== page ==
Dana White’s Tuesday Night Contender Series returned with a bang this week. Now in its third season, the show follows in the footsteps of ‘Lookin’ For A Fight’ as an introductory platform to the UFC for regional standouts looking to get ahead of the pack. Even more so than White’s previous vehicle, DWTNCS is the UFC President’s own personal playground, promoted under his own personal licence and as we learned last night, a troubling reminder of his own personal vision.
DWTNCS became a breakout hit for the UFC’s Fight Pass streaming service in 2017; a welcome change of pace from the drawn-out, ad-break heavy slog of televised fight nights. With its no-frills, stripped back production delivering a weekly dose of five, quick-fire fights between hungry up-and-commers itching to impress, fans lapped it up.
Dana White has never been shy about his passion for boxing, and many saw his Contender Series as a direct attempt to ape ESPN’s Friday Night Fights and its mid-week spin-offs, which ran from 1998 to 2015 and highlighted prospects and semi-professional hopefuls. It was perhaps destiny then that White’s brainchild would land on ESPN+, and perhaps inevitable that his shadow would loom larger than usual over proceedings.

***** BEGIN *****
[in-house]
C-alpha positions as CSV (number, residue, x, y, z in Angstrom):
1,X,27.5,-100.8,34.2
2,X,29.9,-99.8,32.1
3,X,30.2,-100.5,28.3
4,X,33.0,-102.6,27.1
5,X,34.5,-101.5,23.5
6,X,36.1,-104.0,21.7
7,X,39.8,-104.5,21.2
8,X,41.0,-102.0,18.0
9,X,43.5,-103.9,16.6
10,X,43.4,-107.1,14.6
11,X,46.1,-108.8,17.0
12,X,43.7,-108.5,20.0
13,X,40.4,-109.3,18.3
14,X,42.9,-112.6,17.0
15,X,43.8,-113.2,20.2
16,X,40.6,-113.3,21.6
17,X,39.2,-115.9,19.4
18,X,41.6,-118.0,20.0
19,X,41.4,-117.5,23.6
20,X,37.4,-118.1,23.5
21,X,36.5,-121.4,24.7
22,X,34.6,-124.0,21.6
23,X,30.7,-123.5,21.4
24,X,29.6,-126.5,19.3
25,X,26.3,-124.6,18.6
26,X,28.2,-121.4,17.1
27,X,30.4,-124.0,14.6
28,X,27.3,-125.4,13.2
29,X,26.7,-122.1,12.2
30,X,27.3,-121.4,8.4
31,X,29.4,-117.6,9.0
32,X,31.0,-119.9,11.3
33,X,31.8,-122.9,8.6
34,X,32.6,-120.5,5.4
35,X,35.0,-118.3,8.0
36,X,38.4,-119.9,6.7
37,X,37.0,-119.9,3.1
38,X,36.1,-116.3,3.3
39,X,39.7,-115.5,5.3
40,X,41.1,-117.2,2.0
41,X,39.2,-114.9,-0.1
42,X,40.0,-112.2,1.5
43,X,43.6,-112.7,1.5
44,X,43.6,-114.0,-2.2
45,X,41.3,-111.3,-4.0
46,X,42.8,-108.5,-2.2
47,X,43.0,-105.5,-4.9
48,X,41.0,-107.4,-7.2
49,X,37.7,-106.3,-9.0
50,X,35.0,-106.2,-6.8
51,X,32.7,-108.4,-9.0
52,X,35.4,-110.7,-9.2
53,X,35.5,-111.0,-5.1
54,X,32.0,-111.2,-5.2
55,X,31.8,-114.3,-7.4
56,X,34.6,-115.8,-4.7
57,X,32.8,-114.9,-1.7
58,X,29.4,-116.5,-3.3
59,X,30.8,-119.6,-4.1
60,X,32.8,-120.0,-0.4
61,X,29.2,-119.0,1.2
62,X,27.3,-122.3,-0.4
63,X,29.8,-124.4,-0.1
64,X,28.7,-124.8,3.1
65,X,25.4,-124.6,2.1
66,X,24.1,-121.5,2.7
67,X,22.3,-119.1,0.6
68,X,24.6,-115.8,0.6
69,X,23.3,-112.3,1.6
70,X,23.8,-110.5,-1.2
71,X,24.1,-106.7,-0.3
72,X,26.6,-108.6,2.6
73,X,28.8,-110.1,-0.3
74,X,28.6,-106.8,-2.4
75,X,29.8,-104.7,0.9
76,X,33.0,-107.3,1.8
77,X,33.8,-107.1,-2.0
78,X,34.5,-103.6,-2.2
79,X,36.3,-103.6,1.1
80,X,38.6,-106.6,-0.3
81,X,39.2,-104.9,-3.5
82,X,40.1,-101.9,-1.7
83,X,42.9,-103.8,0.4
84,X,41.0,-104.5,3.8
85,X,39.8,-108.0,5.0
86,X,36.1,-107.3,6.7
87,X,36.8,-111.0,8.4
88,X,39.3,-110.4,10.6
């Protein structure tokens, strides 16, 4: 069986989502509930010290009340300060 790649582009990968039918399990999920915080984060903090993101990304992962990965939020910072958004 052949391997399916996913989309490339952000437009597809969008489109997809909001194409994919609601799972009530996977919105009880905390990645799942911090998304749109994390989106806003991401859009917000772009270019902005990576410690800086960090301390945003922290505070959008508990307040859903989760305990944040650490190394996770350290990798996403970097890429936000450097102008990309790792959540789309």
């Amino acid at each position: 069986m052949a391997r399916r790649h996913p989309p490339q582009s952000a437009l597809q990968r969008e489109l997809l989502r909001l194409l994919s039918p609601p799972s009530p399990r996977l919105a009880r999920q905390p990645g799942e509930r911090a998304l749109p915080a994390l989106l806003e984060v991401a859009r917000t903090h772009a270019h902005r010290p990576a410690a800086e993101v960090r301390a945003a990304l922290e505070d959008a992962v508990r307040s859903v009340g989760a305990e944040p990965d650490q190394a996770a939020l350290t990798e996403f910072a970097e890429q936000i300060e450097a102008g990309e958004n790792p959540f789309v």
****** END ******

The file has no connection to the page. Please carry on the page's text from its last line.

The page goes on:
Tuesday’s show was highlighted by a fight between domestic prospects Brendan Loughnane and Bill Algeo; a fight that seemed a little high-brow for such a platform. Algeo seemed tailor made for the UFC; an all-action striker possessing great charisma, with a 12-4 record and domestic titles to his name. While the Brit may lack his American counterpart’s charisma, his curriculum vitae does all his talking for him.
True to form, Loughnane vs Algeo was the stand-out bout of the four-fight bill, the only one that would have looked at home on a regular UFC card. The pair traded all manner of strikes for fifteen minutes, but it was the bloodied-up Loughnane getting the better of nearly every exchange and pouring it on in the final round. With ten seconds to go the Englishman demonstrated another string to his bow, executing a deft takedown to leave the result (and seemingly a contract offer) beyond all reasonable doubt.